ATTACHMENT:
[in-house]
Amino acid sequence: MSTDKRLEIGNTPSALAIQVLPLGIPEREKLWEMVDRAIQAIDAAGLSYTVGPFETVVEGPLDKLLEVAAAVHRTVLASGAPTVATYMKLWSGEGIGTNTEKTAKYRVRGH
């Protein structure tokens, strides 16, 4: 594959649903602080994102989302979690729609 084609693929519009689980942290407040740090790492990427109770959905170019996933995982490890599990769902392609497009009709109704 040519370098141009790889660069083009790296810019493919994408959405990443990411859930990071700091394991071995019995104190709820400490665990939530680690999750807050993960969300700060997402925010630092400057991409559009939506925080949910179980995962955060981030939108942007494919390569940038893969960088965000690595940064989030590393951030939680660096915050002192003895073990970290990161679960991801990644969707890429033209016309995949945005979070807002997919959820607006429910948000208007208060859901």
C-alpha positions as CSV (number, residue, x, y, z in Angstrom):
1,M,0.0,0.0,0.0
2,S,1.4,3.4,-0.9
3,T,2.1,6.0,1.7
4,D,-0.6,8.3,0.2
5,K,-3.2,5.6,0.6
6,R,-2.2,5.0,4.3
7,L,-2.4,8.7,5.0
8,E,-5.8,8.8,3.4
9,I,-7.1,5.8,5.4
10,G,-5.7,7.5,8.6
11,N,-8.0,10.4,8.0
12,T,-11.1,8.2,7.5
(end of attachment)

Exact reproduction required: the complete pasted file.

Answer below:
[in-house]
Amino acid sequence: MSTDKRLEIGNTPSALAIQVLPLGIPEREKLWEMVDRAIQAIDAAGLSYTVGPFETVVEGPLDKLLEVAAAVHRTVLASGAPTVATYMKLWSGEGIGTNTEKTAKYRVRGH
């Protein structure tokens, strides 16, 4: 594959649903602080994102989302979690729609 084609693929519009689980942290407040740090790492990427109770959905170019996933995982490890599990769902392609497009009709109704 040519370098141009790889660069083009790296810019493919994408959405990443990411859930990071700091394991071995019995104190709820400490665990939530680690999750807050993960969300700060997402925010630092400057991409559009939506925080949910179980995962955060981030939108942007494919390569940038893969960088965000690595940064989030590393951030939680660096915050002192003895073990970290990161679960991801990644969707890429033209016309995949945005979070807002997919959820607006429910948000208007208060859901």
C-alpha positions as CSV (number, residue, x, y, z in Angstrom):
1,M,0.0,0.0,0.0
2,S,1.4,3.4,-0.9
3,T,2.1,6.0,1.7
4,D,-0.6,8.3,0.2
5,K,-3.2,5.6,0.6
6,R,-2.2,5.0,4.3
7,L,-2.4,8.7,5.0
8,E,-5.8,8.8,3.4
9,I,-7.1,5.8,5.4
10,G,-5.7,7.5,8.6
11,N,-8.0,10.4,8.0
12,T,-11.1,8.2,7.5